Faculty and doctoral students from the UNC School of Information and Library Science (SILS) will be active contributers to the 2018 ALISE Annual Conference.
Dean Gary Marchionini will participate in a panel focused on undergraduate programs at iSchools during the Council of Deans, Directors, and Program Chairs Luncheon Meeting, Wednesday, Feb. 7.
Dr. Claudia Gollop will be presented the ALISE Award for Professional Contribution at the Awards Luncheon, Thursday, Feb. 8, 12:15 – 1:30 pm - http://sched.co/D87p
The award is presented to ALISE members for regular and sustained service that promotes and strengthens the broad areas of library and information science education through the holding of appropriate offices and positions within the profession.
Dr. Sandra Hughes Hassell will be part of the “Teaching for Justice” panel, Thusday, Feb. 8, 10:30am – 12pm - http://sched.co/D7bY
The panel is based on the 2017 publication Teaching for Justice (Cooke & Sweeney, 2017), which was written as a response to the rising awareness amongst Library and Information Science (LIS) educators of the need to actively integrate social justice frameworks, values, and strategies into LIS teaching practices and curricula as a foundation for training the next generation of just and critically-minded library and information professionals. It will feature 10-minute lightning talks from several Teaching for Justice chapter contributors; each speaker will describe their chapter and how they employ social justice in the LIS classroom. All of the speakers have experience teaching either a stand-alone course related to social justice or otherwise infuse social justice principles and frameworks across the LIS curriculum in their courses.
Dr. Amelia Gibson will be part of two panels:
- "Autism Spectrum Disorder and iSchools: Expanding the Possibilities through Research," Friday, Feb. 9, 8:30–10:00am - http://sched.co/D7ca
Panel includes Dr. Dana Hanson-Baldauf (PhD ’13), SILS Research Associate
LIS researchers and practitioners have a long history of working to understand and serve the needs of their communities. The prevalence of autism spectrum disorder (ASD), a neurodevelopmental disorder marked by social and communicative impairments, now measured at approximately 1 in 68 children (Baio, 2014), makes this is a growing segment of every community, whose specific needs are yet to be adequately addressed. Recognizing the need for research in this area, the Institute of Museum and Library Services (IMLS) recently awarded grants to two iSchools to study the intersection of information services and autism spectrum disorder (ASD). This interactive panel will describe what researchers are doing to address information needs and improve services for those with and impacted by autism. Additionally, this panel seeks to increase awareness among LIS educators of the complexities of serving this growing population, as well as the importance of including it in library school curricula.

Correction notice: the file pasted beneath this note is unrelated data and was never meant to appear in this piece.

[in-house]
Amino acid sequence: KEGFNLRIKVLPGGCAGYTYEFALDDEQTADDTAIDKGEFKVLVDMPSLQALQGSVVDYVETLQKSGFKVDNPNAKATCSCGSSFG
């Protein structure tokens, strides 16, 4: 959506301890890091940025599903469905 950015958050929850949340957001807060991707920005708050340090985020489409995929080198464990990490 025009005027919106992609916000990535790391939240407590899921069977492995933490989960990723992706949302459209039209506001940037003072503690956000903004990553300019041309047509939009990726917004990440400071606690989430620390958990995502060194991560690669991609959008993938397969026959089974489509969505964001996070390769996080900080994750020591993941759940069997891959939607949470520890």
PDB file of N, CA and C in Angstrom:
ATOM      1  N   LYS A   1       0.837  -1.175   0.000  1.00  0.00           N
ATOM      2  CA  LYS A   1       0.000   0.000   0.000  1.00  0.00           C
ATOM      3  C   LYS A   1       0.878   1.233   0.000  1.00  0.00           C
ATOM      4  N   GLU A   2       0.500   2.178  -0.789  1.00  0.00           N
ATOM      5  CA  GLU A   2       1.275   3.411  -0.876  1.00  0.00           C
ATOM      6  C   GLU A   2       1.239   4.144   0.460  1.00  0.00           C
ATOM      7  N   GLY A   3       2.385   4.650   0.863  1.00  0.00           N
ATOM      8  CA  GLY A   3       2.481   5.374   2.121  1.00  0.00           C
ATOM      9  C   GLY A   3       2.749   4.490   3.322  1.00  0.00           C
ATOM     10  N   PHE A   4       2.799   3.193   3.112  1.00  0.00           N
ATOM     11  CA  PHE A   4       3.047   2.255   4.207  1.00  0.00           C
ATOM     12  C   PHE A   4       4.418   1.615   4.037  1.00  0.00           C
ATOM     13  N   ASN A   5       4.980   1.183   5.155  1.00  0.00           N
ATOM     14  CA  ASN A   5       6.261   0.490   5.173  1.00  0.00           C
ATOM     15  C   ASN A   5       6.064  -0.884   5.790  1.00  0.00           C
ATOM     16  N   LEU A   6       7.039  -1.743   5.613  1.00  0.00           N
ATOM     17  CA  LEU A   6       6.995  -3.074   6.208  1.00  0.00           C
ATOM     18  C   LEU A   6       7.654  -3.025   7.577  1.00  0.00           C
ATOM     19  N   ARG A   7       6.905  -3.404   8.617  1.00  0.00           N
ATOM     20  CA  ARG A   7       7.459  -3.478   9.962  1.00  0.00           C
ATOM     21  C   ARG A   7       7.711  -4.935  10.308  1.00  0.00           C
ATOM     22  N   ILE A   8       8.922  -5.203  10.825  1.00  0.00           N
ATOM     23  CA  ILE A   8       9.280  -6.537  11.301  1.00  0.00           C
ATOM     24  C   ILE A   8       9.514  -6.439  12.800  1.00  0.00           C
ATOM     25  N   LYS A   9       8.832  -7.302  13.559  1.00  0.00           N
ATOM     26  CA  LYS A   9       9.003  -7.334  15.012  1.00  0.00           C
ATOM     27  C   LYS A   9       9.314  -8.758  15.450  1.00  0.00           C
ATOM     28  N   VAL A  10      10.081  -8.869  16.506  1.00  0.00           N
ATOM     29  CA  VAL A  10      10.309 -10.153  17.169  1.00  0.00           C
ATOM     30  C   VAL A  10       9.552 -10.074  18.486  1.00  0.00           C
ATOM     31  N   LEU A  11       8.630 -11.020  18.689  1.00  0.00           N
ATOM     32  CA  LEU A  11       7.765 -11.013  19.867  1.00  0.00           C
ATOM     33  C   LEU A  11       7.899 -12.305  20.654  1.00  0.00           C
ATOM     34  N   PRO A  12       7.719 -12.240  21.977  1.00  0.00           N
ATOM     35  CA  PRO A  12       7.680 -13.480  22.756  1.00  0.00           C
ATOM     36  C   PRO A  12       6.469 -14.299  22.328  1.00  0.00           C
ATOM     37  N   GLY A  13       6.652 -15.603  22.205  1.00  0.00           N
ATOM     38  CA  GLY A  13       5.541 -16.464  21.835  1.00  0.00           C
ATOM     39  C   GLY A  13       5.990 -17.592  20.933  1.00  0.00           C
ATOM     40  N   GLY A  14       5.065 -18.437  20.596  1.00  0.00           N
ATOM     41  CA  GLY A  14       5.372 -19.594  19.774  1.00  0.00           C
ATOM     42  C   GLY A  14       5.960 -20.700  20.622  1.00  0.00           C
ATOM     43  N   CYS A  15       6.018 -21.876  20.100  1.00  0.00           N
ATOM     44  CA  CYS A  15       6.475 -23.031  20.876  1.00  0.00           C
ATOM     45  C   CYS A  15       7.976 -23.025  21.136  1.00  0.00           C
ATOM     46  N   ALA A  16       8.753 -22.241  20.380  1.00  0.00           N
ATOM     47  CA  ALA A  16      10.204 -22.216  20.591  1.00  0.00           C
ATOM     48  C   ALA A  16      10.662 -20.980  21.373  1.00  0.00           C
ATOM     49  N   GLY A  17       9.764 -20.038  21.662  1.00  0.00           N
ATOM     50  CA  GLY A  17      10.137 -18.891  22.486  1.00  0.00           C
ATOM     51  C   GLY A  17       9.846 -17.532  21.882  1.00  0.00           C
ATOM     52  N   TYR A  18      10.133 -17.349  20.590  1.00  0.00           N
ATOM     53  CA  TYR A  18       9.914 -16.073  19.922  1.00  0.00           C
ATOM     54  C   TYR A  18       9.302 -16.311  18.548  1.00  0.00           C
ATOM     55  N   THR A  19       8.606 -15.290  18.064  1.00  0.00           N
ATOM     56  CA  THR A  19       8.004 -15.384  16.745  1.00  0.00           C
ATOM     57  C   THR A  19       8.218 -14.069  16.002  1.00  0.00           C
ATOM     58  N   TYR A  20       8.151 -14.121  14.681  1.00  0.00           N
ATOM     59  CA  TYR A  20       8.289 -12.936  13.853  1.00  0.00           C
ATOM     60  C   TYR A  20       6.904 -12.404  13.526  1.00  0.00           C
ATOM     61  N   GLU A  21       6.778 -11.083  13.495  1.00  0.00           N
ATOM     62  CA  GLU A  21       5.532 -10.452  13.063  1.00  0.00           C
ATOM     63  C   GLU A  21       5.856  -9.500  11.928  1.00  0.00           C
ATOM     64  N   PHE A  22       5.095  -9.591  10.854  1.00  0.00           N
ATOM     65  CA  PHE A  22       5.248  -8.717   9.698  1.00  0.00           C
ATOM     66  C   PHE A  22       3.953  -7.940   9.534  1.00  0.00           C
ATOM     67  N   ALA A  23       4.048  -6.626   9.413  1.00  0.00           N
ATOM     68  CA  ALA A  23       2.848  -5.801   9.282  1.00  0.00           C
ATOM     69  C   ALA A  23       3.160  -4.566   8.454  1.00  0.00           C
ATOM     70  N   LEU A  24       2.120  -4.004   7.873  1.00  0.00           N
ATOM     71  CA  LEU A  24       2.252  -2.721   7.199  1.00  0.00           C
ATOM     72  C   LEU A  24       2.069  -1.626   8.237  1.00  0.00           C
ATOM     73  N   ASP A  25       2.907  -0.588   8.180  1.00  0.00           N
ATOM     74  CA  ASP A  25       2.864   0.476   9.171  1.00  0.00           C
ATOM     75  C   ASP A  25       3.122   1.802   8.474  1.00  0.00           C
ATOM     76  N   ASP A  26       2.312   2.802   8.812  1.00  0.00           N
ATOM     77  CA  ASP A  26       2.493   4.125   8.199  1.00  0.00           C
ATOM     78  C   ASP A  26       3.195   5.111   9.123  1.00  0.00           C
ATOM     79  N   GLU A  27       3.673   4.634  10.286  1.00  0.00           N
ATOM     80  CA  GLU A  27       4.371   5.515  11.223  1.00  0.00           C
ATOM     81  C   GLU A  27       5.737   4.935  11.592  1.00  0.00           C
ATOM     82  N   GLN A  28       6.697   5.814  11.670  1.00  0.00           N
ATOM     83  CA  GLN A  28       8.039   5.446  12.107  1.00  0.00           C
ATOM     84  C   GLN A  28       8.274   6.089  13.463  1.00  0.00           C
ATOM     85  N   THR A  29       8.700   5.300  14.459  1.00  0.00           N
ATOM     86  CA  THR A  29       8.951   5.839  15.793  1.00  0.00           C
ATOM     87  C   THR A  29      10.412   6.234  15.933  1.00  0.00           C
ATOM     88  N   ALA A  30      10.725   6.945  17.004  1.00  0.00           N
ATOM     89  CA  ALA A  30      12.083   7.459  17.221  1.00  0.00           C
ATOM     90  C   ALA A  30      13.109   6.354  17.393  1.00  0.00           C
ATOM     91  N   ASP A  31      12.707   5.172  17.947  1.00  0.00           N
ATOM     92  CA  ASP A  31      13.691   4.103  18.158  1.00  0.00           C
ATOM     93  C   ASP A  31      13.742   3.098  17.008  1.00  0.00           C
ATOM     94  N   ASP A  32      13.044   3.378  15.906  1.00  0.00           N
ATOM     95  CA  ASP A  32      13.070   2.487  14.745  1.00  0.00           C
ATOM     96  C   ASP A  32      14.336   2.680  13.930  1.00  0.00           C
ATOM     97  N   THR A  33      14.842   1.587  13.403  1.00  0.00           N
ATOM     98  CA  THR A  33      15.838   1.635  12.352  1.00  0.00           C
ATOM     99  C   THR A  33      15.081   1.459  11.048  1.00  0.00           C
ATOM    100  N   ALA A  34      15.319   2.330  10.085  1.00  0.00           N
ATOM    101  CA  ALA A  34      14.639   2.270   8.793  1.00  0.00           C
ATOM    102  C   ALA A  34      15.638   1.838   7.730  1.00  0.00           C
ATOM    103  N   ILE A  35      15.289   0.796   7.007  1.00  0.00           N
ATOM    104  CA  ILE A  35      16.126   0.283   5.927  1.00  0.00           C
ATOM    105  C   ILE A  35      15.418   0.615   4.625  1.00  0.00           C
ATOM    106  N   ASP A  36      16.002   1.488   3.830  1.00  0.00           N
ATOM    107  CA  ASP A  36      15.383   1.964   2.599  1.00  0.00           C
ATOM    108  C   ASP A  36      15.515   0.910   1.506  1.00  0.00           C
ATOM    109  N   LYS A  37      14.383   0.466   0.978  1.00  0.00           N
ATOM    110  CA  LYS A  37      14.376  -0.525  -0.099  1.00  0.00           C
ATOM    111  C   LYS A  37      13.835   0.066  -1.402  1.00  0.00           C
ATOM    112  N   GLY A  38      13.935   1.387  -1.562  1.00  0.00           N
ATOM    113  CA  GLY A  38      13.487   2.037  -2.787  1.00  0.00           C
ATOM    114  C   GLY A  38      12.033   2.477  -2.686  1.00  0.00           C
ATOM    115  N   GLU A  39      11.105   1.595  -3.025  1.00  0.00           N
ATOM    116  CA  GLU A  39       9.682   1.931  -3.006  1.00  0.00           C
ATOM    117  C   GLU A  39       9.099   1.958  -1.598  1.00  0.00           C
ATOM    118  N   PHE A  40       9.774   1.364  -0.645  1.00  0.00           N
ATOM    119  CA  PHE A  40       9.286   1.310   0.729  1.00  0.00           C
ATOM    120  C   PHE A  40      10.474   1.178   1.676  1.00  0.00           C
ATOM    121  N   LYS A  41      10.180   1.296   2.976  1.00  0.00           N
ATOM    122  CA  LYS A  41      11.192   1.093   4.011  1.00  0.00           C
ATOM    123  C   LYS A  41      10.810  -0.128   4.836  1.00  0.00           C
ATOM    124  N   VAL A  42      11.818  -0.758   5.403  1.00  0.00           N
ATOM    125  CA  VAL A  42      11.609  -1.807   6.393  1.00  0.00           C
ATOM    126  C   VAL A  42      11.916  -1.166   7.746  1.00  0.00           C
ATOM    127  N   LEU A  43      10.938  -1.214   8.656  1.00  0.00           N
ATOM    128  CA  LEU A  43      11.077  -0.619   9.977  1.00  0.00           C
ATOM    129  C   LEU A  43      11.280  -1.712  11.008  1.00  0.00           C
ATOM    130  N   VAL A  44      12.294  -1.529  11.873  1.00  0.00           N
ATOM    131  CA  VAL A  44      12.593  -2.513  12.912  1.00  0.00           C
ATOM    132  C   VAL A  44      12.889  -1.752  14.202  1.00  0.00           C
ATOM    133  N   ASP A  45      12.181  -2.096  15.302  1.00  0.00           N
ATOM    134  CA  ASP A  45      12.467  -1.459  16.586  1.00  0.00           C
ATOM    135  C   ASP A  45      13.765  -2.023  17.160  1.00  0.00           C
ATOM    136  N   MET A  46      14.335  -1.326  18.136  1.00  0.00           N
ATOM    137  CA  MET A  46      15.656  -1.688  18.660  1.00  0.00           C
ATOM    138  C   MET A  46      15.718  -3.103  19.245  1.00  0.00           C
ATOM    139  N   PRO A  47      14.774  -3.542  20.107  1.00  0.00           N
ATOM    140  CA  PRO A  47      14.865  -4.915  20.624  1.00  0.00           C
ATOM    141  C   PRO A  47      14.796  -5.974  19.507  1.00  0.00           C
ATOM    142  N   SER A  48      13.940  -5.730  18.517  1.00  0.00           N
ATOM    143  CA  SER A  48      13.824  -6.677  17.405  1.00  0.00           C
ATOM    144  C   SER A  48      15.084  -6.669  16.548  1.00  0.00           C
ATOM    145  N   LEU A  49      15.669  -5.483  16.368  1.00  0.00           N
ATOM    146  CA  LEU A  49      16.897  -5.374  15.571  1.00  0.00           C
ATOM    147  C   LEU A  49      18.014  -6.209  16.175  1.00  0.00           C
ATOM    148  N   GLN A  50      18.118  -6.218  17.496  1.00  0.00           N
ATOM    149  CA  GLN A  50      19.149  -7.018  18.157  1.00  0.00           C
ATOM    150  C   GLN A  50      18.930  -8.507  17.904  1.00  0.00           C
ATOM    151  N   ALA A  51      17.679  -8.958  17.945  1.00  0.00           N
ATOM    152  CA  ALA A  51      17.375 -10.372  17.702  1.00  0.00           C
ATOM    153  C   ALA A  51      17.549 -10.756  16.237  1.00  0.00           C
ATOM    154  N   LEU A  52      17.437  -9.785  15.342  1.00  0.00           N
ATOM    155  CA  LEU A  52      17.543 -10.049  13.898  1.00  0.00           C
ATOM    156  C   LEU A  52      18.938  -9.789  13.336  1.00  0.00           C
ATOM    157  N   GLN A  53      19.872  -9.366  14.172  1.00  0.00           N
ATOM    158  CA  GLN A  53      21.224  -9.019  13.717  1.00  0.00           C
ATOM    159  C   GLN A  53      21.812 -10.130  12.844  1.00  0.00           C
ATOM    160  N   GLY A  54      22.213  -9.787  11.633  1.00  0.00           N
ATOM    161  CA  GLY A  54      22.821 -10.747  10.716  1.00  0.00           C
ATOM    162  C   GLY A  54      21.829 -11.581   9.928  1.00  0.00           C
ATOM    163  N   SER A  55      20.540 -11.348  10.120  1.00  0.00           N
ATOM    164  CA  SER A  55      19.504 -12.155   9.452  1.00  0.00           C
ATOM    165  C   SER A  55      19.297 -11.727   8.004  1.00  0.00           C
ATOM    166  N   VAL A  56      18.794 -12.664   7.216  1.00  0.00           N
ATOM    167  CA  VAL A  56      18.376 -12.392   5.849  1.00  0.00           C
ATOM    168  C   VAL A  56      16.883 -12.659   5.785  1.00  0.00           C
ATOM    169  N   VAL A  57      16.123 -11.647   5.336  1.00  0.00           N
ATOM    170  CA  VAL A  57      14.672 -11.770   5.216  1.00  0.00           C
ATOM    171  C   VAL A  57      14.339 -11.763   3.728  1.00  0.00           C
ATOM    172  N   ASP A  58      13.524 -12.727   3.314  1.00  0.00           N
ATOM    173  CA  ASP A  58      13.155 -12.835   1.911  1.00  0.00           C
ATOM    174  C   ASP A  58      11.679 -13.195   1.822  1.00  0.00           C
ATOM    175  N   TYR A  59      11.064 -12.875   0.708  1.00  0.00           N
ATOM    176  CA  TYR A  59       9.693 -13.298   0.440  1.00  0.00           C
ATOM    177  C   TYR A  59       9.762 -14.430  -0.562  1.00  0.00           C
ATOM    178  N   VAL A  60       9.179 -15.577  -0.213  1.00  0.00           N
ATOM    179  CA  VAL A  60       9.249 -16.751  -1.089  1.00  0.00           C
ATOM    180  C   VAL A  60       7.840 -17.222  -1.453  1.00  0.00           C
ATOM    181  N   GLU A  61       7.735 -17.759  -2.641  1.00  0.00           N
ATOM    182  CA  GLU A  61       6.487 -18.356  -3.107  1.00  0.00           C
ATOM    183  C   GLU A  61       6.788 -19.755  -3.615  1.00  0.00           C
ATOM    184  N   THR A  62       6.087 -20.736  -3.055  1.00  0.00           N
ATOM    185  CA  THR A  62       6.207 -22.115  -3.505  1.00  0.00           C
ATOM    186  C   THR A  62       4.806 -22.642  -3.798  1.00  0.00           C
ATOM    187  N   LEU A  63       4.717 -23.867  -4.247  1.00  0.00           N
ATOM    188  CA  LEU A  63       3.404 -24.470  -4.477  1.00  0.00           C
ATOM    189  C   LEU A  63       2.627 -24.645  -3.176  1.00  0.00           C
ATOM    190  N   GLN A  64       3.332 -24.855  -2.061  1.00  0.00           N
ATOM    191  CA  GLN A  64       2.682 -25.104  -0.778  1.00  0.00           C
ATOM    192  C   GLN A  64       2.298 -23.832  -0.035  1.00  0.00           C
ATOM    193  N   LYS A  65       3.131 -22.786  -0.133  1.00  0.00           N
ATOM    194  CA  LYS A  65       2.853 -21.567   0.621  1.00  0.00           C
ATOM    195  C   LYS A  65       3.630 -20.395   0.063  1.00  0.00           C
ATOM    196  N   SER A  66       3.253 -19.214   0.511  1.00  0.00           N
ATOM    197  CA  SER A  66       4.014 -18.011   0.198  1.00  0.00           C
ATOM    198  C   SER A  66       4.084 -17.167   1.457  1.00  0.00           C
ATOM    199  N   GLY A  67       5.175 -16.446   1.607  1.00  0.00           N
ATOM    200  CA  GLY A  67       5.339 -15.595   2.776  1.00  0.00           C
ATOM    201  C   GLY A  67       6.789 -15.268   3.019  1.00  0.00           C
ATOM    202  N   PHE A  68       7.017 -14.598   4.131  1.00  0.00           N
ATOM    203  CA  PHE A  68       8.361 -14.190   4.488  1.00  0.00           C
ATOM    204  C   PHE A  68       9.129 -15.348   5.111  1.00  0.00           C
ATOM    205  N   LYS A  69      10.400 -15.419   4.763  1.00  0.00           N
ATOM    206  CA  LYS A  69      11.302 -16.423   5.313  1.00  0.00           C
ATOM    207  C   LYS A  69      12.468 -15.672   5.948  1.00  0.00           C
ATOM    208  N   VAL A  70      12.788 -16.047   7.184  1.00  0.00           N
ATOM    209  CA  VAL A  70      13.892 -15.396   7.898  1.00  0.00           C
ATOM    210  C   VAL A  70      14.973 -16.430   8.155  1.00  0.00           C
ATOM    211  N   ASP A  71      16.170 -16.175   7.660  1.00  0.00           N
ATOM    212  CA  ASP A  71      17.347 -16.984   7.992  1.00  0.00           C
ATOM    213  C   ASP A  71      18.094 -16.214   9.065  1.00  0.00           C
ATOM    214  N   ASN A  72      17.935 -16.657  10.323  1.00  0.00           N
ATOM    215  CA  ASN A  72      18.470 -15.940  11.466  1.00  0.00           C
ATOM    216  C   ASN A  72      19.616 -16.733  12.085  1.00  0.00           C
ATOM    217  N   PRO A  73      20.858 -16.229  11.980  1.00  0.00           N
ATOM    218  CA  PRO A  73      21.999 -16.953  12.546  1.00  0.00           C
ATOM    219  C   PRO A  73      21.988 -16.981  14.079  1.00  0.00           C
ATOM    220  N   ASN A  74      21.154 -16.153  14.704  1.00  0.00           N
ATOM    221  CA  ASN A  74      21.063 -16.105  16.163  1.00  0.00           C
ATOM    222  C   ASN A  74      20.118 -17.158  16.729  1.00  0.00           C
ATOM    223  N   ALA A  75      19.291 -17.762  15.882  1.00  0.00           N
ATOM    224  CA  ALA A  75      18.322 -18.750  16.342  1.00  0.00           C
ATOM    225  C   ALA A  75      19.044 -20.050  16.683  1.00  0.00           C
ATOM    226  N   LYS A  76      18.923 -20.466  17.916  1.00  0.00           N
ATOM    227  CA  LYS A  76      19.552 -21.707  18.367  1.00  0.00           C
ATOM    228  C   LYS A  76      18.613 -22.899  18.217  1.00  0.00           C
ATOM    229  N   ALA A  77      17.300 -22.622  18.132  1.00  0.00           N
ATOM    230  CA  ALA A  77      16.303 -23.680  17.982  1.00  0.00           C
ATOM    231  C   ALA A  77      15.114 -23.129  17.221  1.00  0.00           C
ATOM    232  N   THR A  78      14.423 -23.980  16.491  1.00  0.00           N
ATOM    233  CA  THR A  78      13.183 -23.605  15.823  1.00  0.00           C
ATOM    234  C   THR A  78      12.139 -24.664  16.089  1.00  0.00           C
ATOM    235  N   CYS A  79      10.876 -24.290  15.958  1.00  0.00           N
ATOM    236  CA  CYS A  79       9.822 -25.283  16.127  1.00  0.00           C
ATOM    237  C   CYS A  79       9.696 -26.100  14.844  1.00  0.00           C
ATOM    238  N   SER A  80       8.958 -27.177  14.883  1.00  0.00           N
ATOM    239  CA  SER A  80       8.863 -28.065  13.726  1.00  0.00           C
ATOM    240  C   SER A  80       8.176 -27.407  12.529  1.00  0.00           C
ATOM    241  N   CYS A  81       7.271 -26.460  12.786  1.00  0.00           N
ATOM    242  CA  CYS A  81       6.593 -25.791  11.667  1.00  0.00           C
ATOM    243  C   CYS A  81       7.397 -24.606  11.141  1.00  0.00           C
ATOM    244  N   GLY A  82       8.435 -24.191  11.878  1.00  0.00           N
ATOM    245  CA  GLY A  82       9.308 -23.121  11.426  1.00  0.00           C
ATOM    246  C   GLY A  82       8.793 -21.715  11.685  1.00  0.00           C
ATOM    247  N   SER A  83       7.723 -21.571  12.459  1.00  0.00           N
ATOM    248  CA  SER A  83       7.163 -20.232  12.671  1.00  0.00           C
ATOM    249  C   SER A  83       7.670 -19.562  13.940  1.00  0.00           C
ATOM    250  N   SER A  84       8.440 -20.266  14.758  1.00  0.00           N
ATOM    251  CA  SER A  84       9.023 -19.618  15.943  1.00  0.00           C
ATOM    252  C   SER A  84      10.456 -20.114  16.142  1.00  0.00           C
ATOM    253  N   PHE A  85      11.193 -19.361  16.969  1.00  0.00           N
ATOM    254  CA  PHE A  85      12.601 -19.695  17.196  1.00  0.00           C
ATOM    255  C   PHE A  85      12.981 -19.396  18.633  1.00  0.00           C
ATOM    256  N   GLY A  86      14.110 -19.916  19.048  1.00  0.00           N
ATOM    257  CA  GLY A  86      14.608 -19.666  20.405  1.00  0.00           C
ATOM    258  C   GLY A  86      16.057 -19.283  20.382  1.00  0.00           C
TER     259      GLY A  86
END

- “Multicultural, Ethnic, and Humanistic Concerns SIG: A Critical Dialogue: Faculty of Color in LIS,” Thursday, Feb. 8, 2:30pm - http://sched.co/D7cS
Inspired by the recent article, A Critical Dialogue: Faculty of Color in Library and Information Science (Ceja et al. 2017), the MEHC SIG proposes a panel composed of LIS faculty of color who will share brief stories of what it’s like to be a faculty member of color in LIS, and they will put forth truths they would like the rest of the field and professoriate to know about their experiences and concerns. This will be an informally produced, but powerful, panel of stories that will shed light on the experiences of faculty of color while also generating discussion and avenues for support and advocacy.
SILS DOCTORAL STUDENTS
Works in Progress Poster Showcase and Reception, Tuesday, Feb. 6, 6:30-9:00pm - http://sched.co/D81Z
Elliot Hauser, John Martin, and SILS adjunct faculty member Larry Jones – "Teaching Information Tools on the Command Line: UNC’s INLS 161"
Elliot Hauser –“Python programming, version control and professional collaboration for MSIS students"
Megan Threats – “Closing the Knowledge-Behavior Gap: Sexual Health Information Behaviors and the Adoption of HIV Protective and Risk Reduction Behaviors among Young, Black Men Who Have Sex With Men”
Doctoral Student Research Poster Session and Reception, Thursday, Feb. 8, 7-8:00pm -http://sched.co/D87r
Samantha Kaplan – “The everyday life and health information practices of a natural immunity advocate"
Sarah Beth Nelson – "Safe for Whom? Censorship and Safety on the Reality Storytelling Stage"
Sarah Ramdeen – "Information seeking behavior of geologists when searching for physical samples"
Leslie Thomson – “My audience is me: Embodied sensibility when creating the serious beauty and lifestyle YouTube video”